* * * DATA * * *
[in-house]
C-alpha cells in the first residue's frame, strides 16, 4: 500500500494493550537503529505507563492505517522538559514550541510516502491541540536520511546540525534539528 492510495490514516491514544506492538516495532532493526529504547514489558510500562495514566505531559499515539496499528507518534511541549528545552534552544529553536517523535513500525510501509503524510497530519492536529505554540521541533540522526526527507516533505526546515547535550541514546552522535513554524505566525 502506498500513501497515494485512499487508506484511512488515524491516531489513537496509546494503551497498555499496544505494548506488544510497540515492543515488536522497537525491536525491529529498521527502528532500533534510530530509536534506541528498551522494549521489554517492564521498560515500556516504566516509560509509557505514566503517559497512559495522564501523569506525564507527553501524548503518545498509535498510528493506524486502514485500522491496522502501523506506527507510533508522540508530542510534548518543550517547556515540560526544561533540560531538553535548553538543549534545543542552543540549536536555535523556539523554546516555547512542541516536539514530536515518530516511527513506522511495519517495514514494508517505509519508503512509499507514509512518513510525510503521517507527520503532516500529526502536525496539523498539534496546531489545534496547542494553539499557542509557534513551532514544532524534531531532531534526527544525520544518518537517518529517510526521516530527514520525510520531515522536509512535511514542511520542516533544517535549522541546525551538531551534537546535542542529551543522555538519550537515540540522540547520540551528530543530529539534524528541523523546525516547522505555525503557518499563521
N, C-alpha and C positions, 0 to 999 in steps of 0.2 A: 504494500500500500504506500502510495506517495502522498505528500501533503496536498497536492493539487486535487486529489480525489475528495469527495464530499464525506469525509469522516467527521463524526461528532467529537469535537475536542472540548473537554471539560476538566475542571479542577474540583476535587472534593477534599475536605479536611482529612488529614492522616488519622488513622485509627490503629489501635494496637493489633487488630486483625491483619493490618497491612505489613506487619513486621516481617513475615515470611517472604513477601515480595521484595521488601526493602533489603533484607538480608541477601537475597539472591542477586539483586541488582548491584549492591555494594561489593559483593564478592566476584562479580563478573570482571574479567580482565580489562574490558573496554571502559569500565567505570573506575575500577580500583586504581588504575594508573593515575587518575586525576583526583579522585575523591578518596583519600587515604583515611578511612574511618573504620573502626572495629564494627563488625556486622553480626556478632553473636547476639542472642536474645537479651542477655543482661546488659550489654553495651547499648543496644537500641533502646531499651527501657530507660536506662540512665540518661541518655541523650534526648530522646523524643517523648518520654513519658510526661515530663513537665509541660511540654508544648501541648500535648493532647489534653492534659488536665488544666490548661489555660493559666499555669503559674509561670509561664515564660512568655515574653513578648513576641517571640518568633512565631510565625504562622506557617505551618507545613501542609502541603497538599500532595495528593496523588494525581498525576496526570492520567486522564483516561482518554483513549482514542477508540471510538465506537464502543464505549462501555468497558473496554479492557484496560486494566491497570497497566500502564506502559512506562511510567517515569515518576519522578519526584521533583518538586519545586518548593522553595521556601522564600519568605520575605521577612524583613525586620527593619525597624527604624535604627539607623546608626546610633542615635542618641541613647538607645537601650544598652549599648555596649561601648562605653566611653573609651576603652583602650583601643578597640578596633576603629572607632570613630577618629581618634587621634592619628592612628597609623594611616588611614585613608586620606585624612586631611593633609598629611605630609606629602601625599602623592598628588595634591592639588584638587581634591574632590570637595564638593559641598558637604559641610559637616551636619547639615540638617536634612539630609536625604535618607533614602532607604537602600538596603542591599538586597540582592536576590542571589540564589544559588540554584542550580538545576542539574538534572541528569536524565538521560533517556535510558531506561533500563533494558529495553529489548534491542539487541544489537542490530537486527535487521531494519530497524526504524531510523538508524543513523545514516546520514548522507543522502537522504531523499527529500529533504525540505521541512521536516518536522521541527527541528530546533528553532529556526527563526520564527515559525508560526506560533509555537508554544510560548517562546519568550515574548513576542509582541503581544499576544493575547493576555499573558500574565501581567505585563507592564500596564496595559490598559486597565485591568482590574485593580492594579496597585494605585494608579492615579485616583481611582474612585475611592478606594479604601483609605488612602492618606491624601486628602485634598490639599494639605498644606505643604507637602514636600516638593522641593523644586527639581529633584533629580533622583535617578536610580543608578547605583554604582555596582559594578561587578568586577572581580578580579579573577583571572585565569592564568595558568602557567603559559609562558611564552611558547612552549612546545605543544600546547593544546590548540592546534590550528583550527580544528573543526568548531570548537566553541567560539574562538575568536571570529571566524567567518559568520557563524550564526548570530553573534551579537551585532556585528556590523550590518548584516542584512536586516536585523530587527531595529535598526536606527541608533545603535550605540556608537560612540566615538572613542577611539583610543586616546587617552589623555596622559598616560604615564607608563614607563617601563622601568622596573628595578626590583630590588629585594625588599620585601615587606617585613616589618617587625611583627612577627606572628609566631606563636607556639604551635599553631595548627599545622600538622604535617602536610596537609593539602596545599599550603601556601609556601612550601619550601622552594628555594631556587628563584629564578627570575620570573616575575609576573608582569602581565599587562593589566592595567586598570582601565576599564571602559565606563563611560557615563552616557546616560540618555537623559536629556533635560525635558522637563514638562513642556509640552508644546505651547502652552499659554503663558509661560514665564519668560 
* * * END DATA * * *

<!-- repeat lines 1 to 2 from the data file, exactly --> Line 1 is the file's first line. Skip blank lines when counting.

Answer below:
[in-house]
C-alpha cells in the first residue's frame, strides 16, 4: 500500500494493550537503529505507563492505517522538559514550541510516502491541540536520511546540525534539528 492510495490514516491514544506492538516495532532493526529504547514489558510500562495514566505531559499515539496499528507518534511541549528545552534552544529553536517523535513500525510501509503524510497530519492536529505554540521541533540522526526527507516533505526546515547535550541514546552522535513554524505566525 502506498500513501497515494485512499487508506484511512488515524491516531489513537496509546494503551497498555499496544505494548506488544510497540515492543515488536522497537525491536525491529529498521527502528532500533534510530530509536534506541528498551522494549521489554517492564521498560515500556516504566516509560509509557505514566503517559497512559495522564501523569506525564507527553501524548503518545498509535498510528493506524486502514485500522491496522502501523506506527507510533508522540508530542510534548518543550517547556515540560526544561533540560531538553535548553538543549534545543542552543540549536536555535523556539523554546516555547512542541516536539514530536515518530516511527513506522511495519517495514514494508517505509519508503512509499507514509512518513510525510503521517507527520503532516500529526502536525496539523498539534496546531489545534496547542494553539499557542509557534513551532514544532524534531531532531534526527544525520544518518537517518529517510526521516530527514520525510520531515522536509512535511514542511520542516533544517535549522541546525551538531551534537546535542542529551543522555538519550537515540540522540547520540551528530543530529539534524528541523523546525516547522505555525503557518499563521